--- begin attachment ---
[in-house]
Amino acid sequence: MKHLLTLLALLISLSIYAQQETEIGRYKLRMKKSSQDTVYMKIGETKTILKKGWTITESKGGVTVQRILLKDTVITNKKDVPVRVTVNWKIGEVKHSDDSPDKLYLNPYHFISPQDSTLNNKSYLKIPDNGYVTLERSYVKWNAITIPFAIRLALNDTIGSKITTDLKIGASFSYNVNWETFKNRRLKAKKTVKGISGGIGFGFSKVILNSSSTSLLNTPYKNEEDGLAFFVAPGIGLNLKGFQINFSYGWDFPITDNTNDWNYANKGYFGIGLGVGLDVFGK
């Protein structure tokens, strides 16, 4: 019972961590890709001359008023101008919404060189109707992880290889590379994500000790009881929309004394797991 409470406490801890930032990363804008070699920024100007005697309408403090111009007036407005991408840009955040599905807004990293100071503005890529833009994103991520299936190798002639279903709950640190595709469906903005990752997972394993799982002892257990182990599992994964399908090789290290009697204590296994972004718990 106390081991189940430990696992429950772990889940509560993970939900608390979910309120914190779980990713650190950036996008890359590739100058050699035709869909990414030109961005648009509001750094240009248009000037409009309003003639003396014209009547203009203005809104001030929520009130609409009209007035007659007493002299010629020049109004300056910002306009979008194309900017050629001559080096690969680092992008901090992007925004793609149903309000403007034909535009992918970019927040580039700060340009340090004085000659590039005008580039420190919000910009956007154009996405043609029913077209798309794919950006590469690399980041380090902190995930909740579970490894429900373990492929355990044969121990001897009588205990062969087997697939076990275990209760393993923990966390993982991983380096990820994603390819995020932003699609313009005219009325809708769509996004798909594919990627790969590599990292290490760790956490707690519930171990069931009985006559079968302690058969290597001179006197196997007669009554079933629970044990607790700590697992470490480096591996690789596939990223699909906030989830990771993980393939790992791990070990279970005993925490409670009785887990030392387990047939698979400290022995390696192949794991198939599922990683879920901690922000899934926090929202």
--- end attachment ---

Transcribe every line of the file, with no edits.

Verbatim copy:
[in-house]
Amino acid sequence: MKHLLTLLALLISLSIYAQQETEIGRYKLRMKKSSQDTVYMKIGETKTILKKGWTITESKGGVTVQRILLKDTVITNKKDVPVRVTVNWKIGEVKHSDDSPDKLYLNPYHFISPQDSTLNNKSYLKIPDNGYVTLERSYVKWNAITIPFAIRLALNDTIGSKITTDLKIGASFSYNVNWETFKNRRLKAKKTVKGISGGIGFGFSKVILNSSSTSLLNTPYKNEEDGLAFFVAPGIGLNLKGFQINFSYGWDFPITDNTNDWNYANKGYFGIGLGVGLDVFGK
């Protein structure tokens, strides 16, 4: 019972961590890709001359008023101008919404060189109707992880290889590379994500000790009881929309004394797991 409470406490801890930032990363804008070699920024100007005697309408403090111009007036407005991408840009955040599905807004990293100071503005890529833009994103991520299936190798002639279903709950640190595709469906903005990752997972394993799982002892257990182990599992994964399908090789290290009697204590296994972004718990 106390081991189940430990696992429950772990889940509560993970939900608390979910309120914190779980990713650190950036996008890359590739100058050699035709869909990414030109961005648009509001750094240009248009000037409009309003003639003396014209009547203009203005809104001030929520009130609409009209007035007659007493002299010629020049109004300056910002306009979008194309900017050629001559080096690969680092992008901090992007925004793609149903309000403007034909535009992918970019927040580039700060340009340090004085000659590039005008580039420190919000910009956007154009996405043609029913077209798309794919950006590469690399980041380090902190995930909740579970490894429900373990492929355990044969121990001897009588205990062969087997697939076990275990209760393993923990966390993982991983380096990820994603390819995020932003699609313009005219009325809708769509996004798909594919990627790969590599990292290490760790956490707690519930171990069931009985006559079968302690058969290597001179006197196997007669009554079933629970044990607790700590697992470490480096591996690789596939990223699909906030989830990771993980393939790992791990070990279970005993925490409670009785887990030392387990047939698979400290022995390696192949794991198939599922990683879920901690922000899934926090929202």